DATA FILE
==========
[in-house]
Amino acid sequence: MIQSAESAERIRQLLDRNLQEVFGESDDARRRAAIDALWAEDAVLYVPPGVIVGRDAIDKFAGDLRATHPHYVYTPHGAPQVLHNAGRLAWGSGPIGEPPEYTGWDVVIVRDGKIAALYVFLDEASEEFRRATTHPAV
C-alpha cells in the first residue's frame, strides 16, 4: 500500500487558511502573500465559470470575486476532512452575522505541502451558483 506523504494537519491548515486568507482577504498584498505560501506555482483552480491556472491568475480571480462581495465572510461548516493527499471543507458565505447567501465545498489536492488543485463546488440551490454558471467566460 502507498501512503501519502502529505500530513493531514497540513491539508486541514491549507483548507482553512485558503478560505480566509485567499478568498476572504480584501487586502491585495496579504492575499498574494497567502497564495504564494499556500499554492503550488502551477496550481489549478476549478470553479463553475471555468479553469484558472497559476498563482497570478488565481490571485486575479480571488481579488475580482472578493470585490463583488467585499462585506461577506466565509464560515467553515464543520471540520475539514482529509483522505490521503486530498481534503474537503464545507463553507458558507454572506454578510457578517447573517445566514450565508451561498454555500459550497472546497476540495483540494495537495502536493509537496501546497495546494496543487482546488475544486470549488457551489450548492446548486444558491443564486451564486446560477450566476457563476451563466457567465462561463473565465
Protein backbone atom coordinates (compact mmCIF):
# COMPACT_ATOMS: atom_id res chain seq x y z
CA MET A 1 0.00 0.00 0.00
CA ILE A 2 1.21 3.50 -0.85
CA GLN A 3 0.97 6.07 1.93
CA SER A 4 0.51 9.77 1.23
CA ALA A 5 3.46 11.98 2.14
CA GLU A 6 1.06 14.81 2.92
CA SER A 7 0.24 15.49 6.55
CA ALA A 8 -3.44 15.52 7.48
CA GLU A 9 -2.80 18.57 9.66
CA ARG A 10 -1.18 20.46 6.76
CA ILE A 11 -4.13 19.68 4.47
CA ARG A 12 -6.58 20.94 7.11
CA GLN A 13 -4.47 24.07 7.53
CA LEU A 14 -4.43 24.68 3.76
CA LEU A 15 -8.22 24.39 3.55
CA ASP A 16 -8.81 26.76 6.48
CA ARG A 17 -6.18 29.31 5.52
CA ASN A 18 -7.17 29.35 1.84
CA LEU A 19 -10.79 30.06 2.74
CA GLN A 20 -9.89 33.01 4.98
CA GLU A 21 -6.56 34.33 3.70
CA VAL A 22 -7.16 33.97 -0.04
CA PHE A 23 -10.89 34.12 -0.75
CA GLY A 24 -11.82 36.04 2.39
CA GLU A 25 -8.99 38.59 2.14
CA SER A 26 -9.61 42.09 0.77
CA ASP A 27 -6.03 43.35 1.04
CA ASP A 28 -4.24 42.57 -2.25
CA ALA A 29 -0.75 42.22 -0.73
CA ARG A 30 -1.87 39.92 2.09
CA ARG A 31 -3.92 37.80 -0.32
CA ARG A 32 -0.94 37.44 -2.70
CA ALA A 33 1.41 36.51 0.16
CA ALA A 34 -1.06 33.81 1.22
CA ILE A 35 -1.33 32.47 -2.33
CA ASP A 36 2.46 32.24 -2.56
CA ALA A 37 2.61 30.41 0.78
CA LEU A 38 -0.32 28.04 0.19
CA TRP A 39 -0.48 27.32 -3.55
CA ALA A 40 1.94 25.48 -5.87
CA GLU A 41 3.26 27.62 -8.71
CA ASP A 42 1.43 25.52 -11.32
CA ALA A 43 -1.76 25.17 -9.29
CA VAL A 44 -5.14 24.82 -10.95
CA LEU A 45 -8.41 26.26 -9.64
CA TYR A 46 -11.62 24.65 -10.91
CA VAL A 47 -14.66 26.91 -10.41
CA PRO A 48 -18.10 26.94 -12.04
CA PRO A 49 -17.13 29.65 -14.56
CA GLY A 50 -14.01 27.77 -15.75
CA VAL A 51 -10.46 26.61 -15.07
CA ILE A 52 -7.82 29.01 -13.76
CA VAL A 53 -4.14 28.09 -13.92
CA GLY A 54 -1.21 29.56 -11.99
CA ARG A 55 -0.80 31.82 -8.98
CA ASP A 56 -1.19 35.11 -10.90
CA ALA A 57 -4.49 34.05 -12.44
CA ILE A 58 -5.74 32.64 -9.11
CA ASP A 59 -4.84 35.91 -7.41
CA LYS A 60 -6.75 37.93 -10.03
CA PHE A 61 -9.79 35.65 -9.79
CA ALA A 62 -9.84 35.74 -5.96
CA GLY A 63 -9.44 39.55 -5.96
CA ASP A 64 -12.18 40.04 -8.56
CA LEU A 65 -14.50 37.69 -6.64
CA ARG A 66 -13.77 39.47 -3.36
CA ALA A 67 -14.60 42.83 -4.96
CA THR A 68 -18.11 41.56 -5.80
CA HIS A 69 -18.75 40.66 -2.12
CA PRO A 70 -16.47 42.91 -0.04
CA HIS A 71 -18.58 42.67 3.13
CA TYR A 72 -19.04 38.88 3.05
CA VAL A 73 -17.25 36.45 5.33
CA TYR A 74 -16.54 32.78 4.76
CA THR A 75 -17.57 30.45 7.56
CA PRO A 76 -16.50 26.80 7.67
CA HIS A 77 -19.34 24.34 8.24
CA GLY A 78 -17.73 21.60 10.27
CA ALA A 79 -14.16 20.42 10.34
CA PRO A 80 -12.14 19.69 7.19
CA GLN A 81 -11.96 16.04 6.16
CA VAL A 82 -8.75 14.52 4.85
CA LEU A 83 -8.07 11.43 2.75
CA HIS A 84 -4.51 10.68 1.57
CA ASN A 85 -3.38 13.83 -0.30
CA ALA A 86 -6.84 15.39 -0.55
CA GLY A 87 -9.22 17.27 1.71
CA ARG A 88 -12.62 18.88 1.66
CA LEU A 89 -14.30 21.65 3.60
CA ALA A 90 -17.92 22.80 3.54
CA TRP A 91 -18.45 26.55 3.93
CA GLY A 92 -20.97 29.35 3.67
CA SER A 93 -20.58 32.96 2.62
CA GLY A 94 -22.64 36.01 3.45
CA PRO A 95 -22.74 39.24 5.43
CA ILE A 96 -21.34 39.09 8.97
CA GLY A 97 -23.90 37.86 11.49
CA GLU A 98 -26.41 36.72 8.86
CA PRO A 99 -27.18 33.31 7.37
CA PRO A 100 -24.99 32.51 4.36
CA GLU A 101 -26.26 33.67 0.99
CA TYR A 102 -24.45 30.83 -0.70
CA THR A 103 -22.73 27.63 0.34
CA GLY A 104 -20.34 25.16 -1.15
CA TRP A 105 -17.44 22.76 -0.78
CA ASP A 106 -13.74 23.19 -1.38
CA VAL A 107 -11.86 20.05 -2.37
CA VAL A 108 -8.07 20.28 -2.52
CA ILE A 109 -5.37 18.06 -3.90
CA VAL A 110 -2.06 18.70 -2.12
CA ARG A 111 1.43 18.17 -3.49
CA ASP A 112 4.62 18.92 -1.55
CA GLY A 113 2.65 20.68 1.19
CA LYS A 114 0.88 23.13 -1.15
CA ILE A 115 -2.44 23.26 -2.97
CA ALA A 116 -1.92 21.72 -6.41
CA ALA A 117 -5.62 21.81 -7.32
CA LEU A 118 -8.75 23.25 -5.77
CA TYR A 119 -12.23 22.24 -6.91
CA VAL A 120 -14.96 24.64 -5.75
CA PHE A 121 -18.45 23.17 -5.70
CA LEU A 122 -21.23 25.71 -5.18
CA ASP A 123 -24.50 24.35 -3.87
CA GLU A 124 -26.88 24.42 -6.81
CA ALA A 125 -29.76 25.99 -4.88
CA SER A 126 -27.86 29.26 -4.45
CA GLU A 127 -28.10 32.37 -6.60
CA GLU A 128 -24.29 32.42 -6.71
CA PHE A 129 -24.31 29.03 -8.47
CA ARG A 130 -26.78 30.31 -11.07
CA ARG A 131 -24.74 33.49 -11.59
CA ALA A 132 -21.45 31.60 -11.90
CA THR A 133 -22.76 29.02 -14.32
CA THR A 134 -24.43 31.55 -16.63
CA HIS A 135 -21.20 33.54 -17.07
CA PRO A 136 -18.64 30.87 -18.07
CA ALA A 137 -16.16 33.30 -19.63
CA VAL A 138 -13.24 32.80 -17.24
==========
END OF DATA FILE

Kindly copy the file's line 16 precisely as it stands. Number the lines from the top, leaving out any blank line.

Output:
CA ILE A 11 -4.13 19.68 4.47